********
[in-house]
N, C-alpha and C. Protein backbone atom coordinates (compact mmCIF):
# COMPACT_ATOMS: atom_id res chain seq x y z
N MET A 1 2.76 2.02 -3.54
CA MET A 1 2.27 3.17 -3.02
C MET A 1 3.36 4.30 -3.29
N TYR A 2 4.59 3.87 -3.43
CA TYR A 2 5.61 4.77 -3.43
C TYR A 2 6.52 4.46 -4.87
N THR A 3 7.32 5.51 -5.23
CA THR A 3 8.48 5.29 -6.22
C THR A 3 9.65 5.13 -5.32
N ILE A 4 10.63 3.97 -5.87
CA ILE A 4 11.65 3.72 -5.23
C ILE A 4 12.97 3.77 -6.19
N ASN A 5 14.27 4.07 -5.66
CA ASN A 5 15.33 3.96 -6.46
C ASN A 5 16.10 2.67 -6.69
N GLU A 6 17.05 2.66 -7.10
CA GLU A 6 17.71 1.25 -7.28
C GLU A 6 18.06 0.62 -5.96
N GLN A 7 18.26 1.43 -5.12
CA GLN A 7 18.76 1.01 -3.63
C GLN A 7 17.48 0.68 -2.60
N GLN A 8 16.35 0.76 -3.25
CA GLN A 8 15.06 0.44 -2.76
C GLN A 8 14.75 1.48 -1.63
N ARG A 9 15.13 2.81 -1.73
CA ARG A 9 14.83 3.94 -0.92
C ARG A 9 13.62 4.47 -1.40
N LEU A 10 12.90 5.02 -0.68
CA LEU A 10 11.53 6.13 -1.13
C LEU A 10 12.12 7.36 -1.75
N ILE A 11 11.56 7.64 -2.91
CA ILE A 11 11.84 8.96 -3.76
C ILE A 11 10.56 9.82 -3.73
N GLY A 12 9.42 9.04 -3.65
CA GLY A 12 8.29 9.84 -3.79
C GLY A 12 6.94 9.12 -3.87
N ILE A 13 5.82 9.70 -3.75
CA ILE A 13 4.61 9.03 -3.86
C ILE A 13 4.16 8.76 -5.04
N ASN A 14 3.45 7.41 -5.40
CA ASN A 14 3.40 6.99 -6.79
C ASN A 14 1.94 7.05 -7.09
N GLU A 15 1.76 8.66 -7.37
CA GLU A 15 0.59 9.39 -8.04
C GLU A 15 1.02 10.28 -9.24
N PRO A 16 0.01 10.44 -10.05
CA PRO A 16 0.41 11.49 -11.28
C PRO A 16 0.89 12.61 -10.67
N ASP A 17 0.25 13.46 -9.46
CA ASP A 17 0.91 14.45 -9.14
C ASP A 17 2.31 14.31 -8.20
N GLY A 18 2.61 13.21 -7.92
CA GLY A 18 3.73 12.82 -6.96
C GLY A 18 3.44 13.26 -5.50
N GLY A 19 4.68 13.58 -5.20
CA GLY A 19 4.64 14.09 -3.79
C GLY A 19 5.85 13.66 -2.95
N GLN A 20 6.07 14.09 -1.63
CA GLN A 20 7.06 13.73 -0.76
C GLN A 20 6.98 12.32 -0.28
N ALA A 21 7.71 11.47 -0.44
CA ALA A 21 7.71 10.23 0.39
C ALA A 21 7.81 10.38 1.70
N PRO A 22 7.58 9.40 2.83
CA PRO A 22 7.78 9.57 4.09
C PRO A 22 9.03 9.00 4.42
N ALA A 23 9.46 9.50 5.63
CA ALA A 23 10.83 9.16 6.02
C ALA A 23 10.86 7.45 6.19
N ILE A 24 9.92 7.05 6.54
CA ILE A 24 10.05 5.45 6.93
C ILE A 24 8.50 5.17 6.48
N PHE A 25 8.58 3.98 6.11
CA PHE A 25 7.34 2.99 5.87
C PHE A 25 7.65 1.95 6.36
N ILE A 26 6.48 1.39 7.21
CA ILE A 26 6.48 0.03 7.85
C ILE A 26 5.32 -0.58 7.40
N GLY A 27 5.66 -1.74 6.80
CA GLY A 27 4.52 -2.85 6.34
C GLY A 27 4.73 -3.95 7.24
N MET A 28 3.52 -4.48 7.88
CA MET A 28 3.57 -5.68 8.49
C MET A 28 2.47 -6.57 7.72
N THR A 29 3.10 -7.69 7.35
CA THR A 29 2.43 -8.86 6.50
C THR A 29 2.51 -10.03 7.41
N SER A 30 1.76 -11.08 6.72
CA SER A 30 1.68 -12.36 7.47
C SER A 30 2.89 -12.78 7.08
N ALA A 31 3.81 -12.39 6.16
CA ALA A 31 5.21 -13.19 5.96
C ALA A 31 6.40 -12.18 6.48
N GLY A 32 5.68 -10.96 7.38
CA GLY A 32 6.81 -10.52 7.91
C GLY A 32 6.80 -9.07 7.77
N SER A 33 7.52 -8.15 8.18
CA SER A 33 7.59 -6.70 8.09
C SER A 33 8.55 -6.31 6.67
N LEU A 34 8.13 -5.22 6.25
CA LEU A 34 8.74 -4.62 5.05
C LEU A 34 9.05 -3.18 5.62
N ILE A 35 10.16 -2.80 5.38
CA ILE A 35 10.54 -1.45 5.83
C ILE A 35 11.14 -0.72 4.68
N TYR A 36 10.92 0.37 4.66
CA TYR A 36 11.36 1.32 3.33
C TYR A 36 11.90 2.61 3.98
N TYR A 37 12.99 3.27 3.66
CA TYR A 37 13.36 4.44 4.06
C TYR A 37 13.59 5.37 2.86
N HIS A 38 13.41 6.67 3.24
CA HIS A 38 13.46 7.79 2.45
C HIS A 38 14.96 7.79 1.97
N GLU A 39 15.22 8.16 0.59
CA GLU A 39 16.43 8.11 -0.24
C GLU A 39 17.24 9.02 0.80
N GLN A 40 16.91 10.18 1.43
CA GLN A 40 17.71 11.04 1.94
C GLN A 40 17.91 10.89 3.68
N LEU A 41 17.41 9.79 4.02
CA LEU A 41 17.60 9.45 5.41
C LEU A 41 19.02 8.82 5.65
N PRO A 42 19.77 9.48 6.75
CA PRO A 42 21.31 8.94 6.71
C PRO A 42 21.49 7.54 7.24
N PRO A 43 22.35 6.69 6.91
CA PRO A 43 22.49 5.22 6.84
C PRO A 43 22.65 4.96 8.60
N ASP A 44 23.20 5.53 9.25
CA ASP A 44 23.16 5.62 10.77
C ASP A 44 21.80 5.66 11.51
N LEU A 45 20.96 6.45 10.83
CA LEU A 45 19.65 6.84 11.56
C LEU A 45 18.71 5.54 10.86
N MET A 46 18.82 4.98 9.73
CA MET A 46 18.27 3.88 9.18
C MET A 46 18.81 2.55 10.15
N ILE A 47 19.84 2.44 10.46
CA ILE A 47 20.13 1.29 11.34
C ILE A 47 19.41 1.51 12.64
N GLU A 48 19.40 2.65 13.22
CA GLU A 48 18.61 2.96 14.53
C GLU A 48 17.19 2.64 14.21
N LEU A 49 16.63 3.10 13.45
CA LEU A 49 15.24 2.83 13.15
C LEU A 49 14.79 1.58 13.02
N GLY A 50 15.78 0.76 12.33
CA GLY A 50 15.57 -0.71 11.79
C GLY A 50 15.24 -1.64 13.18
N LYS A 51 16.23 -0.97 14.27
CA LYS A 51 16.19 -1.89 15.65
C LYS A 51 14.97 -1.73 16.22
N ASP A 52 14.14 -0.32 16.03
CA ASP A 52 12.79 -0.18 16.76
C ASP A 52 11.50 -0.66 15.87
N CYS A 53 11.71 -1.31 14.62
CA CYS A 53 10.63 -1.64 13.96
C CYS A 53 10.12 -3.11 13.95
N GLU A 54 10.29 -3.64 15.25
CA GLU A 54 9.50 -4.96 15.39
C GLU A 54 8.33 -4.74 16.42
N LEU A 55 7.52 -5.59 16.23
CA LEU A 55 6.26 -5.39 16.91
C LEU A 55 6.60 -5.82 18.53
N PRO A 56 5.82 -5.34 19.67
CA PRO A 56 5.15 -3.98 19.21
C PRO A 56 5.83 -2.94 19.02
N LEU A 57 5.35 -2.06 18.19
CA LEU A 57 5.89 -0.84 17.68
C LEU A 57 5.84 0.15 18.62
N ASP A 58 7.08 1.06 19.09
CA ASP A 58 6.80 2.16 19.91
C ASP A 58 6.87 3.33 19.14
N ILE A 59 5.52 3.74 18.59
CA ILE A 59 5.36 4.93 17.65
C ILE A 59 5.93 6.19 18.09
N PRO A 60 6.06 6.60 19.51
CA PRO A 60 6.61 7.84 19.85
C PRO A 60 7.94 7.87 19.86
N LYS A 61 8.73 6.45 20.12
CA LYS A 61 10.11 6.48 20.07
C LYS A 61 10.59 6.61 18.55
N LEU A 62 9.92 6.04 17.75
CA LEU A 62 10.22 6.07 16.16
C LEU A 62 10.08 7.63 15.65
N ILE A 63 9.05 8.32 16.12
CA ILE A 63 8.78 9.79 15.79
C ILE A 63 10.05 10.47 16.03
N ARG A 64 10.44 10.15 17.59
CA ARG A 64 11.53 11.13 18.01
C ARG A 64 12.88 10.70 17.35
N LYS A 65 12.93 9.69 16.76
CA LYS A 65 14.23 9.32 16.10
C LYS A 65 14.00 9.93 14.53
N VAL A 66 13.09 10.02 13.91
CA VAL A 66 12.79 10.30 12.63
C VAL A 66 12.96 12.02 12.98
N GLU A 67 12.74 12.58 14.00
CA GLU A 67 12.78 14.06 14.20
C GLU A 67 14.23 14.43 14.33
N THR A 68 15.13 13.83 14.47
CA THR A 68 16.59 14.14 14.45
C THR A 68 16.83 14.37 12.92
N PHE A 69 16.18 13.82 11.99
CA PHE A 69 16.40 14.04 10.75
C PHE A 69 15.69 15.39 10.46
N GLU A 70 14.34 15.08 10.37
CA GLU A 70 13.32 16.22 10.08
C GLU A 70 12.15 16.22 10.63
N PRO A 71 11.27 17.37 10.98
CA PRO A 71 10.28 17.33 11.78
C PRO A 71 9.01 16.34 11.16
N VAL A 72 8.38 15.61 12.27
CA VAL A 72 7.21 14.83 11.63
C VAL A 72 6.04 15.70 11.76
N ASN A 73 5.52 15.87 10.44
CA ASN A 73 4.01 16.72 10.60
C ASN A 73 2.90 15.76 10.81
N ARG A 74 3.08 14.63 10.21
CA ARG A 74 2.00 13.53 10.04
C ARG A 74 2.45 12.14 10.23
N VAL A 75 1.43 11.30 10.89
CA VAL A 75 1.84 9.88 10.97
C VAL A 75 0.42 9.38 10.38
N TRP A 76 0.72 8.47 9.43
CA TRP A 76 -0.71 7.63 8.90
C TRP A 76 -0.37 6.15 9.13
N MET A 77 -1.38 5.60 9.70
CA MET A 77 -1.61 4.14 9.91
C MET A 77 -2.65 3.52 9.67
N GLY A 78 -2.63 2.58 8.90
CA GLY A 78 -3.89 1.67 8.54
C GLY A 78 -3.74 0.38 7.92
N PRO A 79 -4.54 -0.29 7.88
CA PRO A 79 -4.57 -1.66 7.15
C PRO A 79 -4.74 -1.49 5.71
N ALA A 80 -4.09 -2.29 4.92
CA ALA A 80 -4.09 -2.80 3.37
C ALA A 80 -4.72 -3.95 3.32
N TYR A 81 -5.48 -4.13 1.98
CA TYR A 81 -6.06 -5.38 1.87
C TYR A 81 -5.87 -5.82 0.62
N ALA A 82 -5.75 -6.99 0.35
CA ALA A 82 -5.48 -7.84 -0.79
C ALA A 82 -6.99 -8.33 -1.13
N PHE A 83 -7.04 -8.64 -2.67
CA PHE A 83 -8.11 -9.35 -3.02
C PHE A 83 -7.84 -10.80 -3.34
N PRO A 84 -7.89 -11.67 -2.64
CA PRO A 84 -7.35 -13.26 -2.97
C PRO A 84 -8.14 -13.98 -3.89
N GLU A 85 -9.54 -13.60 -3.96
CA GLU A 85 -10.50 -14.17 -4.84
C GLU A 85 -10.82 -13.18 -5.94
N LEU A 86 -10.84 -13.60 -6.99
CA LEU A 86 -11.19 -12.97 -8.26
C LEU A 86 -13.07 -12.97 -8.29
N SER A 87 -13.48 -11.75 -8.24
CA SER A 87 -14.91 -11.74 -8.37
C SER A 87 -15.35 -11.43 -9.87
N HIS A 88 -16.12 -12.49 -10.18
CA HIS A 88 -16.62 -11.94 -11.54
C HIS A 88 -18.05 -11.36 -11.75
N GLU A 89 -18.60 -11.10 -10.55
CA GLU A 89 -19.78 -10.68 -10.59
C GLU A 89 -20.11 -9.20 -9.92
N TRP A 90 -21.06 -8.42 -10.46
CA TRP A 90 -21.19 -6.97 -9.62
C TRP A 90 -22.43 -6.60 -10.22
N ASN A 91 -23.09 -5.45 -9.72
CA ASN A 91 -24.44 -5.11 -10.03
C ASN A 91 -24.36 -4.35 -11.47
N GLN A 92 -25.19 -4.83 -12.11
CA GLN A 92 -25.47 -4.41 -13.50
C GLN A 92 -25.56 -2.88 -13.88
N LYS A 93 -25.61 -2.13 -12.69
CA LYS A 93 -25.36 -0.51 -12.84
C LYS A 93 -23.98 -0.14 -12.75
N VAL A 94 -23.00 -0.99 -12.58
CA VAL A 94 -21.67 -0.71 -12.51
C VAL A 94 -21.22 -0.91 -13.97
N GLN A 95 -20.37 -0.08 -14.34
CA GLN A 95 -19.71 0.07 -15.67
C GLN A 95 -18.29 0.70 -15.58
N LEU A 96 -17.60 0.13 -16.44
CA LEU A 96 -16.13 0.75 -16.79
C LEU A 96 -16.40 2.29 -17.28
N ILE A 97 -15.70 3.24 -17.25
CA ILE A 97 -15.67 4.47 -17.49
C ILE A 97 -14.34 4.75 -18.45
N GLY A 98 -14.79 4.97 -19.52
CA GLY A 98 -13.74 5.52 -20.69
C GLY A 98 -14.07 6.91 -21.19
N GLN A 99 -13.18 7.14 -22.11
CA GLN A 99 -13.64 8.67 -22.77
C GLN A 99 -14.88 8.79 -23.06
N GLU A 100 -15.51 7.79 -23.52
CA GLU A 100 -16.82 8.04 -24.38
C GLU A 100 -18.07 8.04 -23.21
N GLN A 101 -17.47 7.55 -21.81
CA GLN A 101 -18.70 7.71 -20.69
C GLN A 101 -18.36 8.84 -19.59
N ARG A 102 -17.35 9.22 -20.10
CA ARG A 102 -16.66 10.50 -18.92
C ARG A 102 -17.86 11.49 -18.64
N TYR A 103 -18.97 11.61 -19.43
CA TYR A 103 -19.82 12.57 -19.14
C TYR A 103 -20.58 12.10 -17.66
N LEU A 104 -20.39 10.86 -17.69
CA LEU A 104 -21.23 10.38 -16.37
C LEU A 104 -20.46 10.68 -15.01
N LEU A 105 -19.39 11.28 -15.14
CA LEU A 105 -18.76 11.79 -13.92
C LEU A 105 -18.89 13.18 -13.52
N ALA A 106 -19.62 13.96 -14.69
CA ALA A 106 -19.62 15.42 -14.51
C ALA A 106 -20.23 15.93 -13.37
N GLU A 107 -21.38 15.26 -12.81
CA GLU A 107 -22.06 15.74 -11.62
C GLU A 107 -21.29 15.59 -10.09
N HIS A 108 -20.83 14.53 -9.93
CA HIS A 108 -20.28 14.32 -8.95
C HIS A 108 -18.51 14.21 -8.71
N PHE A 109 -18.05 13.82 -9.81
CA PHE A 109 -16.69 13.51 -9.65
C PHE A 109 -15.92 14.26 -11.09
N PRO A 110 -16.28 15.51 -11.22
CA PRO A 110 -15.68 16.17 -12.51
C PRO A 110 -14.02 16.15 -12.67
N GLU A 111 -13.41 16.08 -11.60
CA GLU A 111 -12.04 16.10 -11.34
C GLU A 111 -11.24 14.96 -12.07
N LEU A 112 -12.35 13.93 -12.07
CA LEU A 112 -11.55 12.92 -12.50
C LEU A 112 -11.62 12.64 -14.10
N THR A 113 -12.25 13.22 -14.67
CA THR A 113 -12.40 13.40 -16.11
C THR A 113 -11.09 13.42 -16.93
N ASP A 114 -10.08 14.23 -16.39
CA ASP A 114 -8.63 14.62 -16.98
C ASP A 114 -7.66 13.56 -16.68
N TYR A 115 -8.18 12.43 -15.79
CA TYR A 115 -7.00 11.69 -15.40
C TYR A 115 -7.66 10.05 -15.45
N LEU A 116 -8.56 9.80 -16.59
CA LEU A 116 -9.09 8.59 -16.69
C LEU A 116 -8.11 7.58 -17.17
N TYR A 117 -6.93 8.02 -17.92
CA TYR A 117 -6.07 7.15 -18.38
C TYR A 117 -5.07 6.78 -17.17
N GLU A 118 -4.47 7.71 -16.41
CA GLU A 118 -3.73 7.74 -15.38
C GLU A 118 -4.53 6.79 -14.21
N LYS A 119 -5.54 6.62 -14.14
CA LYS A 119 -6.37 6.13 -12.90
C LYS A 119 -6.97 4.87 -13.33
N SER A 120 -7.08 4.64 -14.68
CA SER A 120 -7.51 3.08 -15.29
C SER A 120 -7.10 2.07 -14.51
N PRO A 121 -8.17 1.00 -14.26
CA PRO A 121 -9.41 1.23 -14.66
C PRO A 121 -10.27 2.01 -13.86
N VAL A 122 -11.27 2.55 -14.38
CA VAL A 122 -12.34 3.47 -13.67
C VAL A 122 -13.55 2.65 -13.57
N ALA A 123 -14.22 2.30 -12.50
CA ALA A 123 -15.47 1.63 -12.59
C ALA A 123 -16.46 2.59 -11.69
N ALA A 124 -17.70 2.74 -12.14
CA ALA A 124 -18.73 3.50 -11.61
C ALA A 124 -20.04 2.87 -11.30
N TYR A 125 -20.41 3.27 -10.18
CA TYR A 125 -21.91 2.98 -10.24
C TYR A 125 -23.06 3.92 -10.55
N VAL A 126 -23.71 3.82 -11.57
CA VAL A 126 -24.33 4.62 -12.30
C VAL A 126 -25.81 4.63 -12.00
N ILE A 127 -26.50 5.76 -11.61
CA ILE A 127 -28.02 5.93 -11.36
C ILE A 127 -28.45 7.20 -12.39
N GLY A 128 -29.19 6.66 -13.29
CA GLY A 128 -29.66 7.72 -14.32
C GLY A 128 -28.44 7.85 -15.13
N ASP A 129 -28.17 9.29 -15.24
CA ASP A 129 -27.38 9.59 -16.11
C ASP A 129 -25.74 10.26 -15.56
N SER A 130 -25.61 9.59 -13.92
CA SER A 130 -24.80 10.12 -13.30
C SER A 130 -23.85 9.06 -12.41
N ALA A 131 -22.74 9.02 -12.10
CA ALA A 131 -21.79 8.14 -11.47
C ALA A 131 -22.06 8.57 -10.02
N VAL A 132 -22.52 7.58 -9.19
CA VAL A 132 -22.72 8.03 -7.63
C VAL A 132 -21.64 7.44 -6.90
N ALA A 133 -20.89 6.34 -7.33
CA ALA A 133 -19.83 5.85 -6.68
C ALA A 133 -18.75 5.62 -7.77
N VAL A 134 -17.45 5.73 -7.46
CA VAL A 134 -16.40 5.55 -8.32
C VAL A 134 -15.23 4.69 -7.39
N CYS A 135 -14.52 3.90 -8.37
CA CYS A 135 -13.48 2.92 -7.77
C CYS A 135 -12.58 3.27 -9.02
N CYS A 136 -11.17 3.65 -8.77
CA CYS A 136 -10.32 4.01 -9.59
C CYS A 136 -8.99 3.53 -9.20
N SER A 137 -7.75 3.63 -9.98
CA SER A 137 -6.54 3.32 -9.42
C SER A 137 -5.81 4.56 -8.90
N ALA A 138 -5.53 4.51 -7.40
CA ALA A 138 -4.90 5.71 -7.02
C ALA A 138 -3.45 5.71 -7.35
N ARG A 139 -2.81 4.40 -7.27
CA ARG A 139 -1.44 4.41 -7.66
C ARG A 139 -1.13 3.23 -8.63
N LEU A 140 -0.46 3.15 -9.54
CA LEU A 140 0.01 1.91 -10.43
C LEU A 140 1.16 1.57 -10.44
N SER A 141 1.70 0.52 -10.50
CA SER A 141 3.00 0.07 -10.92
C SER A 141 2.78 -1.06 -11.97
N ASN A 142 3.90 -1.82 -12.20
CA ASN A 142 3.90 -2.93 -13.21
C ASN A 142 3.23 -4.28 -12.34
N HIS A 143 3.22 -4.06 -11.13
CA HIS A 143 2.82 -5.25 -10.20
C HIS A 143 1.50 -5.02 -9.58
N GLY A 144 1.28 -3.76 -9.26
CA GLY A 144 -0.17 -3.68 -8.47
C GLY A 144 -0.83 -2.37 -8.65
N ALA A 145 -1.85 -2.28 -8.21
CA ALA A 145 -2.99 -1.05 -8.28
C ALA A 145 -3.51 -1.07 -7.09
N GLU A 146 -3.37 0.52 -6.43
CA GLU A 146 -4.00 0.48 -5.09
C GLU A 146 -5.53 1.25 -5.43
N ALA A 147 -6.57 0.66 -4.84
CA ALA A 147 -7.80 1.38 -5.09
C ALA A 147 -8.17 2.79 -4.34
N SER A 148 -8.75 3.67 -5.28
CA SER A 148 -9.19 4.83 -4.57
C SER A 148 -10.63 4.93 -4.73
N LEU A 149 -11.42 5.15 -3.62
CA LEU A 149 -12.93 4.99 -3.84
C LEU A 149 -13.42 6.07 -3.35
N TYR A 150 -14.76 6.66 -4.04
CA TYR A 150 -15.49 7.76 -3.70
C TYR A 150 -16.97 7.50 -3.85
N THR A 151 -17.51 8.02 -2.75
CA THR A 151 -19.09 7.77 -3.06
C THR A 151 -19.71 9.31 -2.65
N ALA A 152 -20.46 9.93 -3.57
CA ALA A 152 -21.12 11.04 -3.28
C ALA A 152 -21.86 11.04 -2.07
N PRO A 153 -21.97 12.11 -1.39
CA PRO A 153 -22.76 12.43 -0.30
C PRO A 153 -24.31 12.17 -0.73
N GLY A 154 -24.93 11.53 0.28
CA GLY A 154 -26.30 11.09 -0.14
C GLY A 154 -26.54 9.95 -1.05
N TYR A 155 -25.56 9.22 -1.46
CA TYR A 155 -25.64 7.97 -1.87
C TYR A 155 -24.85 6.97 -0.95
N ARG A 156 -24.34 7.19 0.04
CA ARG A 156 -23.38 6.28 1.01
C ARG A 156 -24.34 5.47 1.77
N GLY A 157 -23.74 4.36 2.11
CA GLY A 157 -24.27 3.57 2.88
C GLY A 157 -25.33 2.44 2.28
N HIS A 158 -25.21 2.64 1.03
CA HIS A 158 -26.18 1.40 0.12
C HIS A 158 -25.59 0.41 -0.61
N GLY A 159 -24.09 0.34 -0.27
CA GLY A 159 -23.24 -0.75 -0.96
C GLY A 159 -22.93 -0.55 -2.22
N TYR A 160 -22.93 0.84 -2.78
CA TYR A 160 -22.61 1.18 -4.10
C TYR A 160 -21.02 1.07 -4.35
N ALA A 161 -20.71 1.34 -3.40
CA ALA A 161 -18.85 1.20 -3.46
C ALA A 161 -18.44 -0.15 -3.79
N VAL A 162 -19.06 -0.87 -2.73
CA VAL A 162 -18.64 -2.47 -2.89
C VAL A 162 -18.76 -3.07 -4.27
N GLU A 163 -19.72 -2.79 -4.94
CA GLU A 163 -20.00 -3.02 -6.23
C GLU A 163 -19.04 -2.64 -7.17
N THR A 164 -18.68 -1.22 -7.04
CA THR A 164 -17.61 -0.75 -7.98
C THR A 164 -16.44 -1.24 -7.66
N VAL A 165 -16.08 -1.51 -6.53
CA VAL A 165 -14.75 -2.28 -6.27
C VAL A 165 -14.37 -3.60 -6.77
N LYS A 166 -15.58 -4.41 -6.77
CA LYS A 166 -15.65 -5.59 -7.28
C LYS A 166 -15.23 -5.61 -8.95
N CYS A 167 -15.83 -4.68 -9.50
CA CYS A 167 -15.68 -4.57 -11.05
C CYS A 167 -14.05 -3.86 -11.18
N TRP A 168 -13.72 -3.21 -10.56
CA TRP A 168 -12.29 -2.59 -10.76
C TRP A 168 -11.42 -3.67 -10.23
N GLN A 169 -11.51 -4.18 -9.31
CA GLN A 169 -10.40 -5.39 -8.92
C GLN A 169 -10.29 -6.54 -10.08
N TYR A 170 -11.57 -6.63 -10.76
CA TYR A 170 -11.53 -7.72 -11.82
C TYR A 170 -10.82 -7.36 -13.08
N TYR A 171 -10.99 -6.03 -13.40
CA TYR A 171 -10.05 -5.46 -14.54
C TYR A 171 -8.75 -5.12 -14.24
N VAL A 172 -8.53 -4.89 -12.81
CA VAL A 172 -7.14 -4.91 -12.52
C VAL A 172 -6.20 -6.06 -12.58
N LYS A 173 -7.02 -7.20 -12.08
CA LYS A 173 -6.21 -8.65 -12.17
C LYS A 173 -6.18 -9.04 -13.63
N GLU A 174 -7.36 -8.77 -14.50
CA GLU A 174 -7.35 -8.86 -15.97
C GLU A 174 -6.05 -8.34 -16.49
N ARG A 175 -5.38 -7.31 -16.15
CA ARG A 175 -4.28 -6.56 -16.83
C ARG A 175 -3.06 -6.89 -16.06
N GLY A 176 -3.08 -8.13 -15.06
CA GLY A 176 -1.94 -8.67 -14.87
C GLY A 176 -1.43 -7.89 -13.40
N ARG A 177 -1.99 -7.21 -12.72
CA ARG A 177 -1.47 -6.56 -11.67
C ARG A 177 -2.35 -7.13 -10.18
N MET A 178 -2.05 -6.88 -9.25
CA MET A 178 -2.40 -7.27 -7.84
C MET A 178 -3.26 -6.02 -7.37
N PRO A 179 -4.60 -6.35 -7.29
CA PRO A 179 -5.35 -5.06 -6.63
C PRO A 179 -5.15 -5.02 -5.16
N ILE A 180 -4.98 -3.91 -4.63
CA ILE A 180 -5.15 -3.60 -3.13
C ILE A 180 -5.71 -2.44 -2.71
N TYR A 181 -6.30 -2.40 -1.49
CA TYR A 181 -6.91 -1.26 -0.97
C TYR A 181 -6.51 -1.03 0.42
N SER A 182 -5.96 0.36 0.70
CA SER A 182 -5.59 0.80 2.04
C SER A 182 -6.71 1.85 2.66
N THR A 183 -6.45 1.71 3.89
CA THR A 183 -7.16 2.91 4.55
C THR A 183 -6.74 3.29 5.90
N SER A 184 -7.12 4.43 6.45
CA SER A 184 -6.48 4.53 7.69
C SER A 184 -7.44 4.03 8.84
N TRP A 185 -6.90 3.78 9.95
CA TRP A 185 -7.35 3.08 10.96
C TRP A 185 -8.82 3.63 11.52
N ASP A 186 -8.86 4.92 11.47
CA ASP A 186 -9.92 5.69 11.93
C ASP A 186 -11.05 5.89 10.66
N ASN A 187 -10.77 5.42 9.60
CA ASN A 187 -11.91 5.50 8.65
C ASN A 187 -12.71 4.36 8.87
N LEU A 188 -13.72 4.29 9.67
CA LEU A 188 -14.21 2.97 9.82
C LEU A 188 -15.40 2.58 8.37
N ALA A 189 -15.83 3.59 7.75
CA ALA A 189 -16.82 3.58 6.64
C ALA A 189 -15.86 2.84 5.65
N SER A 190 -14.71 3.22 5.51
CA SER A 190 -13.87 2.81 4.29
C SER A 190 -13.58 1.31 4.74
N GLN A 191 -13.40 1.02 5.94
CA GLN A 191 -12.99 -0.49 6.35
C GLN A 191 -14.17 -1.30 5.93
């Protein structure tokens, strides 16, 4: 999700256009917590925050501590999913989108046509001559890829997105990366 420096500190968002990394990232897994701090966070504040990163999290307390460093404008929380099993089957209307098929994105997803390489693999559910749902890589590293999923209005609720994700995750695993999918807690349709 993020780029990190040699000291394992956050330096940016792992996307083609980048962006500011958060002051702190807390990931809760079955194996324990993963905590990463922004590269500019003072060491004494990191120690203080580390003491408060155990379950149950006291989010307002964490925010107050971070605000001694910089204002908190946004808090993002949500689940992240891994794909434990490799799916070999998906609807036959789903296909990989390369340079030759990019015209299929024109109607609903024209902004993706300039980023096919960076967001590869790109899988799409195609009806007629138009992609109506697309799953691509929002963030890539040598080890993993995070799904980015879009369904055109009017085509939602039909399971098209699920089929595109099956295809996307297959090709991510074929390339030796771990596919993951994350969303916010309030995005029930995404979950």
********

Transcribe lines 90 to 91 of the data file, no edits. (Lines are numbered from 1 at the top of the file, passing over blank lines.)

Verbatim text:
C THR A 29 2.51 -10.03 7.41
N SER A 30 1.76 -11.08 6.72